But Huler is a thoughtful traveler as well, aware that the journey is always more important than the destination. And Odysseus's journey, he argues, isn't written for the schoolkids upon whom it's foisted. It's for middle-aged people who've faced difficult trials of their own. No six-headed monsters, perhaps, but struggles with mortality and a quest for a legacy just the same. - Kristin Baird Rattini



The Artist Formerly Known as Ruthless Machiavelli may not be as Machiavellian as you think.


The Book: The Prince, translation by Peter Constantine (Modern Library, $8). In stores March 11.


It's funny how some people get remembered. For instance, nobody hears the name of Mexican General Antonio de Padua María Severino López de Santa Anna y Pérez de Lebrón and says, "Sure, he killed everyone at the Alamo, but he's the reason we have chewing gum."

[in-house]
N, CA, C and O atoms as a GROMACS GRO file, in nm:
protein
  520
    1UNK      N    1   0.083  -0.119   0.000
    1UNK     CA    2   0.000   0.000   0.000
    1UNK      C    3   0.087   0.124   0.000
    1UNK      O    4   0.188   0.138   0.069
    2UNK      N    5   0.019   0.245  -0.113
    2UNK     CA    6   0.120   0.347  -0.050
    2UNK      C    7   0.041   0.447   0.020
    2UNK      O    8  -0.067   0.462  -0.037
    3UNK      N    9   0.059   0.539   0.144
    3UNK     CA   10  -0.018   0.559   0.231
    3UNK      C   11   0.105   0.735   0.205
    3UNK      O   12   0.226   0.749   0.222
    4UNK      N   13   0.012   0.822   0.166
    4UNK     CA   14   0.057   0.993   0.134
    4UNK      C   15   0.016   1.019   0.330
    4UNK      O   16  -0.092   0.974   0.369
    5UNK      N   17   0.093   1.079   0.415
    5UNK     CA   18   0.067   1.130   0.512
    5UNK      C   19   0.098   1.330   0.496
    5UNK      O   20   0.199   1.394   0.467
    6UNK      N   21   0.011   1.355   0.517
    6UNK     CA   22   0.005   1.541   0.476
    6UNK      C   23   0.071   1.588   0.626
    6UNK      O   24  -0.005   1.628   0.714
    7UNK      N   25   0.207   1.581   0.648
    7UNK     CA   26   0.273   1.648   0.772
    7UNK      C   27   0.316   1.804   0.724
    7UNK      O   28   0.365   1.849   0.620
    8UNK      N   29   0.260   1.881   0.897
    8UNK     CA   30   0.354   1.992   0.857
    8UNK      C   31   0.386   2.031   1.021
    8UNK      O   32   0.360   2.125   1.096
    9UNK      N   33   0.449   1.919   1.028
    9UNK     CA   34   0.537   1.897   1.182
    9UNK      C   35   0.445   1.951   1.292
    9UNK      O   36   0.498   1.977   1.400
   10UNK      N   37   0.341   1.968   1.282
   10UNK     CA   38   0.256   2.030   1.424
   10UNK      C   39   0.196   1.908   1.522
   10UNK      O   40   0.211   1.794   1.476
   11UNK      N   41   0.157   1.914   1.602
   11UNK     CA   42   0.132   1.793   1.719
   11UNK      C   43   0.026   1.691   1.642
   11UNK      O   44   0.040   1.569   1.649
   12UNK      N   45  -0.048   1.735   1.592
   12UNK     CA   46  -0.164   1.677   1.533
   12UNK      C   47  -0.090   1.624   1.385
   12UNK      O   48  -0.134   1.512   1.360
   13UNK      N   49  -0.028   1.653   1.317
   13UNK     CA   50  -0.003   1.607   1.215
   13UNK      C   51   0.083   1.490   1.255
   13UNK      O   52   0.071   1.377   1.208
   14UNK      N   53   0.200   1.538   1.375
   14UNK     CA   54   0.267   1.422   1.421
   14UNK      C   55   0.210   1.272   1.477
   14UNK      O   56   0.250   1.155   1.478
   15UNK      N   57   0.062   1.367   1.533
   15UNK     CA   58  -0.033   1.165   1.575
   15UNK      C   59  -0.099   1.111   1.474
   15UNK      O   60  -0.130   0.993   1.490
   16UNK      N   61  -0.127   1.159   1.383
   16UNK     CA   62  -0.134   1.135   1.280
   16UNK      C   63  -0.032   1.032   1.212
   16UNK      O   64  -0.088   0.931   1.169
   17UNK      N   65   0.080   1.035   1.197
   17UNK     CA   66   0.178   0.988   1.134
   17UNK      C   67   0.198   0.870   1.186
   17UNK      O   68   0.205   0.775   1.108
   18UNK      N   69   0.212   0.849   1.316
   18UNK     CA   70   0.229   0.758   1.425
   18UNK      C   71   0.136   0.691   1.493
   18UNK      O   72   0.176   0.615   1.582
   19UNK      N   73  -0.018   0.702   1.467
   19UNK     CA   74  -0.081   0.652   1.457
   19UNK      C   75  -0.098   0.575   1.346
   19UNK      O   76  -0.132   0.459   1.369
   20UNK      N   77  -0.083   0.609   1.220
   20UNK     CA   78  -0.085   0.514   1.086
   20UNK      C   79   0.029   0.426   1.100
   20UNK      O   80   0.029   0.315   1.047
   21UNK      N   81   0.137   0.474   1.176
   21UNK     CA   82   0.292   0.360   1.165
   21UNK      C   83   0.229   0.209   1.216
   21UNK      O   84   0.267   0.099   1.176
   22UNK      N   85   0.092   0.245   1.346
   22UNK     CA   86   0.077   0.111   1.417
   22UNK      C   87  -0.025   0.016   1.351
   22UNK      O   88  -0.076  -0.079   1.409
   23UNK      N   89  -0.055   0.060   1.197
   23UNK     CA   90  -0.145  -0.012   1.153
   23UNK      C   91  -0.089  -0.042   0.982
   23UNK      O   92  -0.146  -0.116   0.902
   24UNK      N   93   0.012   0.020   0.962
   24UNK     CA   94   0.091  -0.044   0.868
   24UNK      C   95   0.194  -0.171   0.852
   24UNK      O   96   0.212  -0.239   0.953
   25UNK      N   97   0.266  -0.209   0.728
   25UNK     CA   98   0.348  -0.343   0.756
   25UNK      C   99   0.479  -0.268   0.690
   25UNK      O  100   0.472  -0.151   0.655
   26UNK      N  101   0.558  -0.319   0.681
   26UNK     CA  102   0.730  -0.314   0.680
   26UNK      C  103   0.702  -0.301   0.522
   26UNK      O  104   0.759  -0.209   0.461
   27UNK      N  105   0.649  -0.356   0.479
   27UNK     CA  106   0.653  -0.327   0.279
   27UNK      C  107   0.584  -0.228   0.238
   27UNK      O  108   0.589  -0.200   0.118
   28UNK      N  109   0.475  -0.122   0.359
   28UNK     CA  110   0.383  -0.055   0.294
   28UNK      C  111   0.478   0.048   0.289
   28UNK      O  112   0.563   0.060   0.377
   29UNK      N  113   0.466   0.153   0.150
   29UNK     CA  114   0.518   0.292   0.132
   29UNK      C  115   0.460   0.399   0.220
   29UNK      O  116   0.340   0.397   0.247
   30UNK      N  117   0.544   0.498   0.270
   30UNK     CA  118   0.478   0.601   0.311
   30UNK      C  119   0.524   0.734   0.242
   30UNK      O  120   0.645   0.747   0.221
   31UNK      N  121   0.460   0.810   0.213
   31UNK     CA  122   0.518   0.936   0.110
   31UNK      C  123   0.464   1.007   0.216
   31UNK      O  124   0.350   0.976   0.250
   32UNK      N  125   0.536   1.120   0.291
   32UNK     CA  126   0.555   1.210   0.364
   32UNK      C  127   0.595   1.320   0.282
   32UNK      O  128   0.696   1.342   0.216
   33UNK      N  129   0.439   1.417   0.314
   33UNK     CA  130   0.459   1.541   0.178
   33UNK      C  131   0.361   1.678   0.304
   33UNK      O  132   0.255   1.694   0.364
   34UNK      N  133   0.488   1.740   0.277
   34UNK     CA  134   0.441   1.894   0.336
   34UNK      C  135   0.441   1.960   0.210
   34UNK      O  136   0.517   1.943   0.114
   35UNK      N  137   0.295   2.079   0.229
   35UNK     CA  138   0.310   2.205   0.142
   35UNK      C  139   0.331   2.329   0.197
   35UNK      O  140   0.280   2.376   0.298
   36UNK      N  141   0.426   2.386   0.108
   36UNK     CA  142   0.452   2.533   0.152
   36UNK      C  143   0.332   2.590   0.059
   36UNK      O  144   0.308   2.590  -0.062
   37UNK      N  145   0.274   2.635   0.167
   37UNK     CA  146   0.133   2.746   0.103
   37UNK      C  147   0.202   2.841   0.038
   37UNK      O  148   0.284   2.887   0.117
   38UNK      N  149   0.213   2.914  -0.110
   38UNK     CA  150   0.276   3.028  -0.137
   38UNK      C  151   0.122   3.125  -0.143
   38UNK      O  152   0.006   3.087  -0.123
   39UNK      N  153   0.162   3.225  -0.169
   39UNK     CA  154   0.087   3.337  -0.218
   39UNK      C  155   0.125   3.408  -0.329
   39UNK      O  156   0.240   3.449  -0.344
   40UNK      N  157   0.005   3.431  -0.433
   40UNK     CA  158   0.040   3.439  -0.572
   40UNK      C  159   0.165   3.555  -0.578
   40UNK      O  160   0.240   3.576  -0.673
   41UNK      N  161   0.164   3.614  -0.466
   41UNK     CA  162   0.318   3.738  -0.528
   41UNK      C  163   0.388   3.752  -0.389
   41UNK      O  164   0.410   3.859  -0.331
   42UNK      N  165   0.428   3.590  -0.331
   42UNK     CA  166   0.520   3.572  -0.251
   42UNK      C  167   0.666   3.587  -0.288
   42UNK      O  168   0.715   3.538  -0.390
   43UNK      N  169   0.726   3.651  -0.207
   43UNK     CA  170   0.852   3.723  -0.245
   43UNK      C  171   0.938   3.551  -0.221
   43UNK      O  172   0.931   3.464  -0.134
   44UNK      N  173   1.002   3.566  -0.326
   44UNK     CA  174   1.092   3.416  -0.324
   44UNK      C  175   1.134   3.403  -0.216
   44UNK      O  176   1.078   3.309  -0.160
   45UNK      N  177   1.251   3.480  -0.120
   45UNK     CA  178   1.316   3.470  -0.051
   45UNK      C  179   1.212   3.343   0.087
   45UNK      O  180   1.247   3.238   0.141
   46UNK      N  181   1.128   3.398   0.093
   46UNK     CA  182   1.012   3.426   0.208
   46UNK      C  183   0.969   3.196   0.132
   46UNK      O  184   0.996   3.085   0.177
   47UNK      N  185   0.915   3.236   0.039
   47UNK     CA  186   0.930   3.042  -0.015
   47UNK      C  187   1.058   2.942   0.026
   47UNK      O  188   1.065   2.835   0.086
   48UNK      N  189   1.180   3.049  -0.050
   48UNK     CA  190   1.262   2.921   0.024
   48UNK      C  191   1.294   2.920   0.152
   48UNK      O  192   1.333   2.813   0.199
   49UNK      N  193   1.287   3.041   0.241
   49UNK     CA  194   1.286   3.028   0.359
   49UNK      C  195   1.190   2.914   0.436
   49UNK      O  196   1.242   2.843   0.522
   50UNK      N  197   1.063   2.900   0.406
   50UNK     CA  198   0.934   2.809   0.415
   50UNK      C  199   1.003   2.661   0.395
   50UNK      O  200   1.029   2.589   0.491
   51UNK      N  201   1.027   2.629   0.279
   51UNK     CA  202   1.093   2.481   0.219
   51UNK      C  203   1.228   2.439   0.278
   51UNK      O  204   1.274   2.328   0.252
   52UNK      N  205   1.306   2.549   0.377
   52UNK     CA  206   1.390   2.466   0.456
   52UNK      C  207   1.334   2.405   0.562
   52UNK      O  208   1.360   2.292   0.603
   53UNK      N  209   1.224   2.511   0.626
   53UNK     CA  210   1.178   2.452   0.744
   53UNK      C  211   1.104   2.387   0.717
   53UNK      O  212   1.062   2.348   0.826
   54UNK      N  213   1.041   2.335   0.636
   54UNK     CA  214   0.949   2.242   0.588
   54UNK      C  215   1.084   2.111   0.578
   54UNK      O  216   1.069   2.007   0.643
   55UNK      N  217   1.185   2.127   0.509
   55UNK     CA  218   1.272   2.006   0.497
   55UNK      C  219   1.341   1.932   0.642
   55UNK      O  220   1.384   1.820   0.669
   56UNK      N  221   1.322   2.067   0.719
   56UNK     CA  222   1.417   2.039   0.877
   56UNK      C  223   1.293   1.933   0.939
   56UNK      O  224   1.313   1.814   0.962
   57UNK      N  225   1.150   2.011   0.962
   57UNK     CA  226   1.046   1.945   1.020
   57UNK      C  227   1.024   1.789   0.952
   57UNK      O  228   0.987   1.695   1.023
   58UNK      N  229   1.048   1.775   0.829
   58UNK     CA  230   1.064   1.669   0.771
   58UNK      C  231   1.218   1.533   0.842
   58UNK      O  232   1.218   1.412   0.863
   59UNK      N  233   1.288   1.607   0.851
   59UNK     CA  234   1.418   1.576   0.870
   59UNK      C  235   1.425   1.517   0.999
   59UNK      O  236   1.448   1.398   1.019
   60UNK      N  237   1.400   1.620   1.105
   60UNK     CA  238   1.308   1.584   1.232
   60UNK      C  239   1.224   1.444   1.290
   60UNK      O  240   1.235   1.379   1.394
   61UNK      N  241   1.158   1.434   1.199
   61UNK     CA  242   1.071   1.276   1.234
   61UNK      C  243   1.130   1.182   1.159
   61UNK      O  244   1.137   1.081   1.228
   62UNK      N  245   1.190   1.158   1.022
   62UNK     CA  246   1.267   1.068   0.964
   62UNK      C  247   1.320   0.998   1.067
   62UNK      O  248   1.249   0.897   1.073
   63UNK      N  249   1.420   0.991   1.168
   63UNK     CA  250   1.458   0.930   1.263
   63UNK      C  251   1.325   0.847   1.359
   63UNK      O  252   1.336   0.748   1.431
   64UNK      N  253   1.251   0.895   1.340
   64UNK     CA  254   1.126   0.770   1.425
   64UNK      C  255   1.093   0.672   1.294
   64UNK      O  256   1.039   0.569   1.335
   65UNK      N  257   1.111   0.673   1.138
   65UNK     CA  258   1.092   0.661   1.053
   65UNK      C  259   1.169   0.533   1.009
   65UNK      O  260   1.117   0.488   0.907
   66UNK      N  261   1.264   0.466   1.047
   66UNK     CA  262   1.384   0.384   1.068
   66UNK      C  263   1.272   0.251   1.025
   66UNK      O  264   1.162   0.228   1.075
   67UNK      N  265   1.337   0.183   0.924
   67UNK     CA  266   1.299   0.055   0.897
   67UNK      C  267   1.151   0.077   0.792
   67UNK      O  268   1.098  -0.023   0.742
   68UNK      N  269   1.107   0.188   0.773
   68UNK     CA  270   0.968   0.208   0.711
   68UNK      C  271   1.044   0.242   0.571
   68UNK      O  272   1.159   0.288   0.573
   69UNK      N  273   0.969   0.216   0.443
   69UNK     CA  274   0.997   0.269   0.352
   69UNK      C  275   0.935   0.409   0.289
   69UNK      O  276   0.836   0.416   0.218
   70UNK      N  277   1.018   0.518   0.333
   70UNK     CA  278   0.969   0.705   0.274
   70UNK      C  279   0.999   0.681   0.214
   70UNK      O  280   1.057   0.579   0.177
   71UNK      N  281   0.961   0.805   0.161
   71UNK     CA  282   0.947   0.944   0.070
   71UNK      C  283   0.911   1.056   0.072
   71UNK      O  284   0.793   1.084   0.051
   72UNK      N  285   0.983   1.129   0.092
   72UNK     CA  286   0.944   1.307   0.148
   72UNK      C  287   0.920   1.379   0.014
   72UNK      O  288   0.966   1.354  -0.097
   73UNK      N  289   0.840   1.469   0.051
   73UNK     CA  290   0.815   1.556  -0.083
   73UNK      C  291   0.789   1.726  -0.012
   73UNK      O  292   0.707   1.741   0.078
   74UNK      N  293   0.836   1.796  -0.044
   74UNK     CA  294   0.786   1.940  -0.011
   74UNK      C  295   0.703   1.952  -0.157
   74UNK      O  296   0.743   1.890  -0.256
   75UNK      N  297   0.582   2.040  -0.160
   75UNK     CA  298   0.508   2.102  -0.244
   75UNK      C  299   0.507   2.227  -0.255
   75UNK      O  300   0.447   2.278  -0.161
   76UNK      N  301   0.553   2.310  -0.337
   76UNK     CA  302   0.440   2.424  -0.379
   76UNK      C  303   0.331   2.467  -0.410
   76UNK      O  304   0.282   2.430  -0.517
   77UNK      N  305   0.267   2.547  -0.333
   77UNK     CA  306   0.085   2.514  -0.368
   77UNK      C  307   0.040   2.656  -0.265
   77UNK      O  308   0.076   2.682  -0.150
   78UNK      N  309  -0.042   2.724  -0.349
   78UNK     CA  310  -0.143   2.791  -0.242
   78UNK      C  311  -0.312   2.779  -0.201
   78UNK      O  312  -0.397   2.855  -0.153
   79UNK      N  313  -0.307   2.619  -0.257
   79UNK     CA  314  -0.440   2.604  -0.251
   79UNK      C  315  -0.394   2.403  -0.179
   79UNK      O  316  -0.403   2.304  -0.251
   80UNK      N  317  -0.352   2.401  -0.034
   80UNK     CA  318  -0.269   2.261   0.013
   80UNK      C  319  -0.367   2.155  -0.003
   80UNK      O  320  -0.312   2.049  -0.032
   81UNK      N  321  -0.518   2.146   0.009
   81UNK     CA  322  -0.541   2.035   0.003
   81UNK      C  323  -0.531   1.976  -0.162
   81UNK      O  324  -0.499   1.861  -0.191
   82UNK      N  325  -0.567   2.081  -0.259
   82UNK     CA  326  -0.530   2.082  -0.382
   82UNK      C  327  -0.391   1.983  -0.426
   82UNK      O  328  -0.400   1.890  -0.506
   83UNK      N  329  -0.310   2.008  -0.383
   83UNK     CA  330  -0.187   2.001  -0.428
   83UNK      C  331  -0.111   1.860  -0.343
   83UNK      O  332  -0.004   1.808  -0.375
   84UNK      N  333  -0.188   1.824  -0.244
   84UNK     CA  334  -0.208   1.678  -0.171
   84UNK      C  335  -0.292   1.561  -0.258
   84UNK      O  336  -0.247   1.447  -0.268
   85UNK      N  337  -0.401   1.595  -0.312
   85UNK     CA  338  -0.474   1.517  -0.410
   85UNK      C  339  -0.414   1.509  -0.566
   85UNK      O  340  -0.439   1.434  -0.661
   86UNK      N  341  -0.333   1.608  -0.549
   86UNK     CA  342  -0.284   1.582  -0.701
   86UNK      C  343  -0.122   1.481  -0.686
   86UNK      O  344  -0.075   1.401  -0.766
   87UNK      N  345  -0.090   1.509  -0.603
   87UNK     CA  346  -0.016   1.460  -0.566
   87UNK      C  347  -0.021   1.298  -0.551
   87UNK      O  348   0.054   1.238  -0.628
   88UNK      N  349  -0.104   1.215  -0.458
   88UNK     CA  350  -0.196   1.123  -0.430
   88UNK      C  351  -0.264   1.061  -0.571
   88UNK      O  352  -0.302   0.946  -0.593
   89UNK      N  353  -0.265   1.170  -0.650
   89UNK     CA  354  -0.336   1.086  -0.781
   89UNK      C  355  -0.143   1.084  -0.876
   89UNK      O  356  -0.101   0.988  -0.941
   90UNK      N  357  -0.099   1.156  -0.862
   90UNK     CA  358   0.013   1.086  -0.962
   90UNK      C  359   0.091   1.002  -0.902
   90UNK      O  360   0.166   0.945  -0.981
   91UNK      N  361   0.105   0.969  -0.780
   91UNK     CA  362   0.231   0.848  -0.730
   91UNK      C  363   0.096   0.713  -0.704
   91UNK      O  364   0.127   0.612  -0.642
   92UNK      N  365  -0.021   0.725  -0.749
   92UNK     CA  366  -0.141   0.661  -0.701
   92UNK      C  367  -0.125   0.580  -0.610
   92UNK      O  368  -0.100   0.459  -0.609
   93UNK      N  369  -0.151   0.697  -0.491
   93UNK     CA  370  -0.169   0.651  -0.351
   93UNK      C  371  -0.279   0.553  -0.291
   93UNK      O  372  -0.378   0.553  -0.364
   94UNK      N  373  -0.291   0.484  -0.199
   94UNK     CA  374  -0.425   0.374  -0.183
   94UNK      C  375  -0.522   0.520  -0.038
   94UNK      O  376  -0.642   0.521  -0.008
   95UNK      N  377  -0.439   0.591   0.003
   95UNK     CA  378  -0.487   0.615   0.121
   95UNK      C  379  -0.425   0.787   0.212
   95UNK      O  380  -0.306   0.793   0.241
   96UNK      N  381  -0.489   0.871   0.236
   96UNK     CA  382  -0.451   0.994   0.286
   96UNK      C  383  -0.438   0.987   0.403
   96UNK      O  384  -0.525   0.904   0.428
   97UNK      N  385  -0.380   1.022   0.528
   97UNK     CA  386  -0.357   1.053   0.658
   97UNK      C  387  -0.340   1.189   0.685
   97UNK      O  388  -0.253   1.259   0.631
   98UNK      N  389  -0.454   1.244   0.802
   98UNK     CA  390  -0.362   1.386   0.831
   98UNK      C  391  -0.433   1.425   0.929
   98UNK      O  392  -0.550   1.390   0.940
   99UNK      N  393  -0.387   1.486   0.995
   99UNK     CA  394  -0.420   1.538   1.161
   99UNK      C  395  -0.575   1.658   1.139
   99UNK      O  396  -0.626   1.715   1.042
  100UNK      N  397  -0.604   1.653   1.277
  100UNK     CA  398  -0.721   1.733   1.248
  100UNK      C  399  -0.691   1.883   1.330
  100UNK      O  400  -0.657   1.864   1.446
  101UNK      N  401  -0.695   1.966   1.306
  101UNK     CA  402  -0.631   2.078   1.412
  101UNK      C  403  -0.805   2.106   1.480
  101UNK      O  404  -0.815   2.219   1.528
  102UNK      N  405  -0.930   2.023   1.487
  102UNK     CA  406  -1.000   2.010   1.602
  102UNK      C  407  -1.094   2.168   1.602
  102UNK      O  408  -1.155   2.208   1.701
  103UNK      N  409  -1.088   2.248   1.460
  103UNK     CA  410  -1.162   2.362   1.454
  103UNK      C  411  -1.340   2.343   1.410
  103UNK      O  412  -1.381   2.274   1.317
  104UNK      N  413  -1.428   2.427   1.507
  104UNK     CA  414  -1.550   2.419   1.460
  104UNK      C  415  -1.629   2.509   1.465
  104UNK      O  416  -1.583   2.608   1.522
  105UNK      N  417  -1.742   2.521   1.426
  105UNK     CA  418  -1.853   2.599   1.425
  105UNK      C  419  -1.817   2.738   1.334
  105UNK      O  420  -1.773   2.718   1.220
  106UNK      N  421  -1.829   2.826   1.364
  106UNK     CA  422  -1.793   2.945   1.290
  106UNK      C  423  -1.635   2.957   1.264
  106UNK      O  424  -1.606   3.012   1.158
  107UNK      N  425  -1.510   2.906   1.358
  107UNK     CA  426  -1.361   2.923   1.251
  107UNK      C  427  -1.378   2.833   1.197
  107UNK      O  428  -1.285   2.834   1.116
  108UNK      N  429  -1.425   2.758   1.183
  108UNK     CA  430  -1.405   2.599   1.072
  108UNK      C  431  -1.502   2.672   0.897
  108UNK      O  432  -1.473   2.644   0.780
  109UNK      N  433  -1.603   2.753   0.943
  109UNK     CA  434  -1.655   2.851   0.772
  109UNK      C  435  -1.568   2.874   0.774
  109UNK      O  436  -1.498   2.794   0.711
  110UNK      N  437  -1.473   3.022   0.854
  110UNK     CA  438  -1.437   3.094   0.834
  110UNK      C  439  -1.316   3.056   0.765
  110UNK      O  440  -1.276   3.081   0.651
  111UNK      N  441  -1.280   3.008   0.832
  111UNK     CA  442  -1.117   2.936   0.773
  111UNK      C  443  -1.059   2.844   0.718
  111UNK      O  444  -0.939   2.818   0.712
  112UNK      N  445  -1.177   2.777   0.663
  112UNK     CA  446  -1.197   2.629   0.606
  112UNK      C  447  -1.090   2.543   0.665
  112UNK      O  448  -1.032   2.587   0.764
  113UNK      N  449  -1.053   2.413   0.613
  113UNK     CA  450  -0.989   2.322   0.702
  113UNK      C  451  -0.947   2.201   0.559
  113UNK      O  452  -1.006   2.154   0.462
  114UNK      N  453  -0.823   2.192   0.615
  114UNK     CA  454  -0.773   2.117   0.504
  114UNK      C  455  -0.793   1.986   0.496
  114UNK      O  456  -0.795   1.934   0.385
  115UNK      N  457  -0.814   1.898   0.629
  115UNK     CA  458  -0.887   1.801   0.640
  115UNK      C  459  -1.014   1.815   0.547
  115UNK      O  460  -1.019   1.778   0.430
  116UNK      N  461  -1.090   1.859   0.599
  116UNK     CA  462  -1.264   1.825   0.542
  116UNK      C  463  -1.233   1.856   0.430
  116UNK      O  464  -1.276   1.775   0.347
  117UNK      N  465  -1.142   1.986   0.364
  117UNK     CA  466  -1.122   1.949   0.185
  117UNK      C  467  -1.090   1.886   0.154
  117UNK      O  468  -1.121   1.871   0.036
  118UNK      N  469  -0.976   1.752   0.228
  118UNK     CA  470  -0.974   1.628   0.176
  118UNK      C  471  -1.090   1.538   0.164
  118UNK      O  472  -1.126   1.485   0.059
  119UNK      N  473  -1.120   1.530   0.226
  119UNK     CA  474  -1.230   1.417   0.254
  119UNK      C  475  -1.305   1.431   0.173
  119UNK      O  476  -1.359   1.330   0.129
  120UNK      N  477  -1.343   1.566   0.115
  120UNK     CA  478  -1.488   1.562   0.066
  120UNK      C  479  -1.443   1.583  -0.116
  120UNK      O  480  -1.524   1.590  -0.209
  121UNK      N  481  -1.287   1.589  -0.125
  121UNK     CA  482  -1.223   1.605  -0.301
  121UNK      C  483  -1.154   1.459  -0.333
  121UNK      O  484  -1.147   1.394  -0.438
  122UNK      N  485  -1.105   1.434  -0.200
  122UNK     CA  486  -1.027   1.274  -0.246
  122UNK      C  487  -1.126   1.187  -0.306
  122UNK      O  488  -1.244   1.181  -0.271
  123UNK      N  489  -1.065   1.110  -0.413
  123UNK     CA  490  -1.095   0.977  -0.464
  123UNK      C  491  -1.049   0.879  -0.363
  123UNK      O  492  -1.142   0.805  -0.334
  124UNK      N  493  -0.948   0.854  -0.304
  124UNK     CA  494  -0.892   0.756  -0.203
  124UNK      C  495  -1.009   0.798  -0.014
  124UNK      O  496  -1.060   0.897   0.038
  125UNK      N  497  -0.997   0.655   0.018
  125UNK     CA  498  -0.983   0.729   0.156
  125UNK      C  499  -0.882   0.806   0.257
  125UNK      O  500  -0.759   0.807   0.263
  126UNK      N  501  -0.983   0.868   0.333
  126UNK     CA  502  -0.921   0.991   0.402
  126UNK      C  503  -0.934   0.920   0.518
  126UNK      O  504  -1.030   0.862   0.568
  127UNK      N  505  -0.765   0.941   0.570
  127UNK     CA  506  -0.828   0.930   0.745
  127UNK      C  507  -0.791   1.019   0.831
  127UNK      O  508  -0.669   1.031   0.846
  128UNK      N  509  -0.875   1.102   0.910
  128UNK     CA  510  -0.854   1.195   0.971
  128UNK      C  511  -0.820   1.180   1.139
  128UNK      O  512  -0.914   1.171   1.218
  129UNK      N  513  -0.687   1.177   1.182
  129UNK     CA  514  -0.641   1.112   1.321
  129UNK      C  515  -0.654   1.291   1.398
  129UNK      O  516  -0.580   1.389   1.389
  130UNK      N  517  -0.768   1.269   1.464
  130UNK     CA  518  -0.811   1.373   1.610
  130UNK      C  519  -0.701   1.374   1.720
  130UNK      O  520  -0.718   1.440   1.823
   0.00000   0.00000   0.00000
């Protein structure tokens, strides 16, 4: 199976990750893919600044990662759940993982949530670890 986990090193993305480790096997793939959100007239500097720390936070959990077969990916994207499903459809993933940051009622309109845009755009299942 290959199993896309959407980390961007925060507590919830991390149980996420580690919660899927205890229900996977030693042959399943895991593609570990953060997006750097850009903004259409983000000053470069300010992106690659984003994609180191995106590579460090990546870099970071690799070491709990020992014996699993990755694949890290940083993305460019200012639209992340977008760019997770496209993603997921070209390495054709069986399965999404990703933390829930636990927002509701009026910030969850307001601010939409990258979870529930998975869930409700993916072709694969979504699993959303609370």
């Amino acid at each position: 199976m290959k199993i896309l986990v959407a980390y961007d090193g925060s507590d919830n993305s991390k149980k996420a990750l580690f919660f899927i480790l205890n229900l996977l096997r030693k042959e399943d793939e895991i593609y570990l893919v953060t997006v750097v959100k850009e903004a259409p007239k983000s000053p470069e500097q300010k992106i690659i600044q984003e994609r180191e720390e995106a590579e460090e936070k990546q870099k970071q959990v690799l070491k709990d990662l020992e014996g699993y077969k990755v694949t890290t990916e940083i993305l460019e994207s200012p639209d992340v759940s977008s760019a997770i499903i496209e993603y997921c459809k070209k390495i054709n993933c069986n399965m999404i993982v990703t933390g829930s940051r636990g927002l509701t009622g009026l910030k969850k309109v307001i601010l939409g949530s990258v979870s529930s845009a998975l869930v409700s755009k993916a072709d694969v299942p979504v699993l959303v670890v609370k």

Niccolò Machiavelli is another case in point. Today, we remember him for his 1514 work, The Prince, and we ascribe to both the author and anyone we deem Machiavellian the qualities of ruthlessness and arrogance. But is that what Machiavelli really was? A new translation of The Prince may help answer that question.